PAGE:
Since India liberalized its foreign investment policies in 1991, franchises have been tripping over themselves to gain a market foothold in the world’s largest democracy. From the perspective of a “temporary citizen” such as myself, the globalizing effects of international brands setting up shop in Mumbai can lead to some very interesting “mash-ups” of heritage.
Certain American brands have inculcated themselves into Indian culture with a fair amount of graceful re-invention. The McDonald’s restaurants I’ve been to in Mumbai, for instance, feature the same tasty “Filet-o-Fish” sandwiches, and near-identical restaurant designs as their American counterparts. However, rather than beef hamburgers, the company offers sandwiches like the “Spicy McPaneer,” the “McVeggie,” and various incarnations of the “McChicken.” The fries tasted about the same – delicious -- although I passed on the opportunity to shake them in “Piri-Piri” spice.
Though tea has been a top-selling Indian beverage ever since the British colonial days, coffee has become increasingly popular – according to a recent Wall Street Journal article, Indian coffee consumption increased 80% between 2000 and 2010. The most ubiquitous coffee-shop is “Café Coffee Day,” a relatively bright-colored affair with loopy fonts on the menu and a variety of “brews and bites.” During my first few months in Mumbai, my guilty pleasure was their “Sizzle Dazzle Brownie” – an unabashedly Westernized brownie topped with marshmallows and cashews. Unfortunately, the particular Café Coffee Day near my apartment has chronically slow service, discouraging me from returning regularly.
I of course can’t extrapolate my experience with my local Café Coffee Day to the entire company, but I will note that the chain should be stepping up its game as they begin to compete with Starbucks, which opened their first Indian franchises in downtown Mumbai about two months ago. I have not been to the Mumbai Starbucks yet, although my roommate tells me it is as reliably efficient as any American location.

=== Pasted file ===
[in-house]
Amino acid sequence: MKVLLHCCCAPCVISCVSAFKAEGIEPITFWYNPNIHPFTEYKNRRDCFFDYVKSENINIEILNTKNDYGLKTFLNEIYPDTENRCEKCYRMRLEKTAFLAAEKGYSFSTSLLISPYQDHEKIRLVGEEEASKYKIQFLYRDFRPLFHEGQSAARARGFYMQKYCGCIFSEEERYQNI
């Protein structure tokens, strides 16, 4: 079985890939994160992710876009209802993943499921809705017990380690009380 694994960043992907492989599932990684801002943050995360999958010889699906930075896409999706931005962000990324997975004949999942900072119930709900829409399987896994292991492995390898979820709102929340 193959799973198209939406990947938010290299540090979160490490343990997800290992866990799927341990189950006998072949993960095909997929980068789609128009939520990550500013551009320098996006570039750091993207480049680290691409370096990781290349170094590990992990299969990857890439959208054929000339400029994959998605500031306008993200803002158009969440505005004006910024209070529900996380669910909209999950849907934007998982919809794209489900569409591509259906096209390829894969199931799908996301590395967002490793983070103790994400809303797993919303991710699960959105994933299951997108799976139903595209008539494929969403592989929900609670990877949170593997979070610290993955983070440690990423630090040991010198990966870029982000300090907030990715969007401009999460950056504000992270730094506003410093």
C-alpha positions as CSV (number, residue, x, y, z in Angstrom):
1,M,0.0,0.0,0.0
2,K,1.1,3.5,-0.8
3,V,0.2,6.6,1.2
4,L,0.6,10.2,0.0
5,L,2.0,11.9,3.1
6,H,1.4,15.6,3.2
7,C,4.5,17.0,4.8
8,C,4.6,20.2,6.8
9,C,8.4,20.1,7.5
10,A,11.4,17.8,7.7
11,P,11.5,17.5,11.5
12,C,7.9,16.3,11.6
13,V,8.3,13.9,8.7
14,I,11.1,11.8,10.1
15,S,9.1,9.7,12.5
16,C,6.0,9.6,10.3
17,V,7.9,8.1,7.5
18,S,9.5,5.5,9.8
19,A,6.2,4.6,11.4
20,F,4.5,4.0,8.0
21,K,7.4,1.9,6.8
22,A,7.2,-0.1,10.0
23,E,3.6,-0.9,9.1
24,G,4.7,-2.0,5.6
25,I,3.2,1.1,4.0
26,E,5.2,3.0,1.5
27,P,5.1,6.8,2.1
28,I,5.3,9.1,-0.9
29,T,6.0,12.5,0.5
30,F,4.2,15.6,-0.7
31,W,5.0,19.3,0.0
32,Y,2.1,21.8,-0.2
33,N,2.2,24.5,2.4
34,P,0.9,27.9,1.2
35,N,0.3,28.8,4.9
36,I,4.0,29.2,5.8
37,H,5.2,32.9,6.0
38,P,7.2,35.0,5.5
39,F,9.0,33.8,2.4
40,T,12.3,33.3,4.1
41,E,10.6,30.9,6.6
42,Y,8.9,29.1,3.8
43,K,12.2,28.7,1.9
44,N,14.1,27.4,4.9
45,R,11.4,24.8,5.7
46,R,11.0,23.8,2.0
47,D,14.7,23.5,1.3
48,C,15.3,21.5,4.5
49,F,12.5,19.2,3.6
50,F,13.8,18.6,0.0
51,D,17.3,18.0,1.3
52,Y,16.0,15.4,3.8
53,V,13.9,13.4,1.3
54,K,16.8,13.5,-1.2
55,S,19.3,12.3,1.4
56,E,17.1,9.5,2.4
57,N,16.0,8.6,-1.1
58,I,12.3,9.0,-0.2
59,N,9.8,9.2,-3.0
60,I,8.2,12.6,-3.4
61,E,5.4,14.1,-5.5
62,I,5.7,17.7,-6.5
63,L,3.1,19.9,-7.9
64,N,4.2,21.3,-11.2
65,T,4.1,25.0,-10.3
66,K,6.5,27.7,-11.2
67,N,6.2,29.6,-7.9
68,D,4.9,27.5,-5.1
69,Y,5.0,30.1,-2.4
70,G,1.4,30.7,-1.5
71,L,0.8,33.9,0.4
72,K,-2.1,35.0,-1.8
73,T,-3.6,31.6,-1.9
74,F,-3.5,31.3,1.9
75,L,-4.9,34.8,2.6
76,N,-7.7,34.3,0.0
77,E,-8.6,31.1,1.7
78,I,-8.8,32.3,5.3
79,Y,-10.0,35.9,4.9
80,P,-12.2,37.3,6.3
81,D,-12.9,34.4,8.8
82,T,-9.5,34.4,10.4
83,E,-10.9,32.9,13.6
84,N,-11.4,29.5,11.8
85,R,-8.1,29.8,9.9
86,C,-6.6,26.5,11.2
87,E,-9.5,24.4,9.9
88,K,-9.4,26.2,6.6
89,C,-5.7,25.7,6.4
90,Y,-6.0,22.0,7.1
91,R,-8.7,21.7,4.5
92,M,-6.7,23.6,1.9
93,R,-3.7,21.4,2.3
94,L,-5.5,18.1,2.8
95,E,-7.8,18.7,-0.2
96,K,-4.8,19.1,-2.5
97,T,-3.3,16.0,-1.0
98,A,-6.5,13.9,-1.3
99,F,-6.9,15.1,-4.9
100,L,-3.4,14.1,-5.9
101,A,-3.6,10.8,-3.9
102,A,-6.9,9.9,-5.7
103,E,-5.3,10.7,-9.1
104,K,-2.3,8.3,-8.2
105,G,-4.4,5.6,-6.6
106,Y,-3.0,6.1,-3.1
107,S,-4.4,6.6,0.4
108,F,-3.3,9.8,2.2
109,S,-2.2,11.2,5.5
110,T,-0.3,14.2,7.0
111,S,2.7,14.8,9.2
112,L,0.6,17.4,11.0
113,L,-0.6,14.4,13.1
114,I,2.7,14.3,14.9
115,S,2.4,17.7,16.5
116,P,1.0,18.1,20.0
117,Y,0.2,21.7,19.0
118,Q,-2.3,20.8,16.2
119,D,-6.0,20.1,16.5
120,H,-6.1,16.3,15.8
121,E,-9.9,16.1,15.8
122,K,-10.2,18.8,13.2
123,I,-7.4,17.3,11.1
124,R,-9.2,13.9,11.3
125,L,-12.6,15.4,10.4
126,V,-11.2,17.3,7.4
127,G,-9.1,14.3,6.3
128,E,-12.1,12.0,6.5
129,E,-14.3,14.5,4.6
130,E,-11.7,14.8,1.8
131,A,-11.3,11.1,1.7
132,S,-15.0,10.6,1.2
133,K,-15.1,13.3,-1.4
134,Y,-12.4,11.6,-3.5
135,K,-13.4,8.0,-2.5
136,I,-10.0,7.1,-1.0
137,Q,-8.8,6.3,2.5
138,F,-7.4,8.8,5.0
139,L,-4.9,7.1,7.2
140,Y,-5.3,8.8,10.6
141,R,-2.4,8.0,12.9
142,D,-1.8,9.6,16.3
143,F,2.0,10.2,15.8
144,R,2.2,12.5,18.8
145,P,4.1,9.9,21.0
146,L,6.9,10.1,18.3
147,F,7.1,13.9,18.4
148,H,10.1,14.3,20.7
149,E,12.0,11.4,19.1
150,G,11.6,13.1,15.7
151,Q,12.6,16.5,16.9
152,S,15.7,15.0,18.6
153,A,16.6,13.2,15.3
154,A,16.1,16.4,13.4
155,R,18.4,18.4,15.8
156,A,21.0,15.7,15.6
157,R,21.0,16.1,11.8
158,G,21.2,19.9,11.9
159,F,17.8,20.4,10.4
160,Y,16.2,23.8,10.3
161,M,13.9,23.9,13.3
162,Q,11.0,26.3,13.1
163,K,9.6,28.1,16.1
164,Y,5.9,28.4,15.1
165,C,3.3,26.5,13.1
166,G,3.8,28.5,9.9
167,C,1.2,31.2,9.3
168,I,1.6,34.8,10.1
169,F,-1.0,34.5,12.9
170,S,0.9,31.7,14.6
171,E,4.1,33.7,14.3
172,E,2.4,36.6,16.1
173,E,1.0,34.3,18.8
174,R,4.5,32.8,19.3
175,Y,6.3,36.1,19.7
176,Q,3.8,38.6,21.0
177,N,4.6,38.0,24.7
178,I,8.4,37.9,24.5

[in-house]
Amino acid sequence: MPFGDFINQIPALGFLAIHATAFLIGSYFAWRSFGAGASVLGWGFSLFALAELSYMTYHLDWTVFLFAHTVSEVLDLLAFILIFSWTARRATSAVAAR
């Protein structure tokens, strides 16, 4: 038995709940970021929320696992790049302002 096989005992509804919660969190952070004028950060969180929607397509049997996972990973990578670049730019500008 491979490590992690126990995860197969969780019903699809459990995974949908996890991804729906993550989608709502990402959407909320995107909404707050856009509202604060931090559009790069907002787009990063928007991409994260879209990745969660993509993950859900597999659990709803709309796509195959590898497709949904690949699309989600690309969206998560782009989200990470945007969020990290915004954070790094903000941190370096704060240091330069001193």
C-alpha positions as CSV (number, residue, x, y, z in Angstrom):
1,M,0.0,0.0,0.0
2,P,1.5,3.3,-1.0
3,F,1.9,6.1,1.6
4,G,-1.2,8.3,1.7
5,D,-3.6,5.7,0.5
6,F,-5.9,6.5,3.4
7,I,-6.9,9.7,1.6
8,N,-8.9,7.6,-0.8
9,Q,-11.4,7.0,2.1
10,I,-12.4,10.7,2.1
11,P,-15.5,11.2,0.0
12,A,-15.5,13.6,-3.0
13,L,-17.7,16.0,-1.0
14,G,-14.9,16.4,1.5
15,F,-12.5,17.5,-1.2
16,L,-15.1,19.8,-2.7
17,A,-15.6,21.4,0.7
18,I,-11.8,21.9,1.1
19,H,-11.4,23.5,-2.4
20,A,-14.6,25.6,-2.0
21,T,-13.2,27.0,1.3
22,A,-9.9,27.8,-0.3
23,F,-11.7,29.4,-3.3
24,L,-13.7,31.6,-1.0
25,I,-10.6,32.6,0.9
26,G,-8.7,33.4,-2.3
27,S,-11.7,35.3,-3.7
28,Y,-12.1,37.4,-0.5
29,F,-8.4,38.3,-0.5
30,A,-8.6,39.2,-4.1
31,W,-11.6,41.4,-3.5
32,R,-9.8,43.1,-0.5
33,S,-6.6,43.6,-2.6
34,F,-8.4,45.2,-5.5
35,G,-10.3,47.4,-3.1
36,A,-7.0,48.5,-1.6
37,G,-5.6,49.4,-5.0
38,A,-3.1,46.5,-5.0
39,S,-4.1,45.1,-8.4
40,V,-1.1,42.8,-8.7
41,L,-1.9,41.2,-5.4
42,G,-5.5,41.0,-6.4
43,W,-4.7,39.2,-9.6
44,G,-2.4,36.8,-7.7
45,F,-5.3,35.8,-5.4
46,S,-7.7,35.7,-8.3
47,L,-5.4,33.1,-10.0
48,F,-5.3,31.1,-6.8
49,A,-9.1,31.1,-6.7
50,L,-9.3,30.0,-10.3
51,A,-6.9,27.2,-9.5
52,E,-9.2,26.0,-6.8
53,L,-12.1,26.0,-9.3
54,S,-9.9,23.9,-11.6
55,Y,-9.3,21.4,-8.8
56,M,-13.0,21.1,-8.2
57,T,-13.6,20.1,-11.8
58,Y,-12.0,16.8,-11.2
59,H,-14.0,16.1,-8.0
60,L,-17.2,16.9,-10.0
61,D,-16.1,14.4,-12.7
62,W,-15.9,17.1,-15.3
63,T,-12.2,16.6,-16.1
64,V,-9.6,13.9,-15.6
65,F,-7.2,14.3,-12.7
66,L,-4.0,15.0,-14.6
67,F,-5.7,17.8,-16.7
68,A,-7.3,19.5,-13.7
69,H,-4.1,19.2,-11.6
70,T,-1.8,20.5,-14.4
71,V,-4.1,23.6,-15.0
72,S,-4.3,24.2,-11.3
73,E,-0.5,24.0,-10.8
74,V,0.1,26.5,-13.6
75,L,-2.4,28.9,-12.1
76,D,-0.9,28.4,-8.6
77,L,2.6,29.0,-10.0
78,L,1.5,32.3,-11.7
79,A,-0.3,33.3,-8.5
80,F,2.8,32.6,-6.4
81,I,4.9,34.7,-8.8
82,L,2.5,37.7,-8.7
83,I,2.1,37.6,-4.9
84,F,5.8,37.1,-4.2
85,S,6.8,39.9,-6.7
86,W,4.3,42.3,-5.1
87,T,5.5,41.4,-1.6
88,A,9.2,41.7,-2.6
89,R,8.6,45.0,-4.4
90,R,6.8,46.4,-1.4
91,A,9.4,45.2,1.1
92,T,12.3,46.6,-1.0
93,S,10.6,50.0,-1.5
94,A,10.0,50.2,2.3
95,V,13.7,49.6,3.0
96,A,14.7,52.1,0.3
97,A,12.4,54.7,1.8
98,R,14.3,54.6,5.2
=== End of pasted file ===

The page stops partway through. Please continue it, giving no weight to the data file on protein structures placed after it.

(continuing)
The Indian government generally encourages these international incursions, but there are still fairly substantial barriers to entry for foreign franchises. All international firms establishing themselves in India must essentially partner with Indian-based companies, such as the Tata Group or the United Breweries Group.
Indeed, before the Indian government restructured their role in the economy and opened up to foreign investment in the early 1990s, their close watch over foreign franchises did not always lead to fruitful results. Coca-Cola, for instance, first attempted to break into the Indian marketplace in the 1970s, until the Ministry of Commerce and Industry demanded the company reveal its secret formula. As the late Christopher Hitchens wrote, “Coke walked, rudely denouncing India as a basket case on the way out.” Of course, Coca-Cola couldn’t keep away from the tantalizing Indian marketplace for long – they re-entered India in 1993, and this year announced they would be stepping up investment in the country to $5 billion by 2020. Nothing washes down a spicy Indian meal like a cold Coke, in my opinion, although for the truly adventurous, traditional “masala sodas” provide quite the morning wake-up jolt. I also enjoy trying Indian-specific brand drinks, such as “Thums-Up” cola – a brand introduced in 1977 to off-set Coca-Cola’s absence, but eventually purchased by Coca-Cola to compete with Pepsi. The taste of “Thums-Up” is fairly similar to generic cola, although it holds a stronger “kick” – which I hypothesize is meant to emulate masala sodas. My office cafeteria also sells “Nimbooz” – an uncarbonated lemonade beverage packaged by Pepsi and sold under the 7Up umbrella. “Nimbooz” seems to be patterned off the Indian preference for “salted-and-sugared” lemonade, although for my tastes, there’s a bit too much chemical.
These differences in product presentation are surprising, but often well-calculated, as companies seek to appeal their products to an entirely different culture without diluting brand identity. Regardless of one’s opinion on the nutritional worth of McDonalds food, I was fairly impressed they could take an Indian snack as provincial as aloo tikki – essentially a North Indian patty of potatoes and spices – and turn it into the mass-market “McAloo Tikki” menu item. To an extent, I am heartened that such extensive investment in market research and food science pays off – successful companies like McDonalds take the diverse Indian tastes seriously. At the same time, there is comfort and even commercial appeal in a universal product. At its core, a Coke is still a Coke on whatever continent you may land, and this brand trustworthiness is crucial – whether you’re selling coffee, hamburgers or soda.
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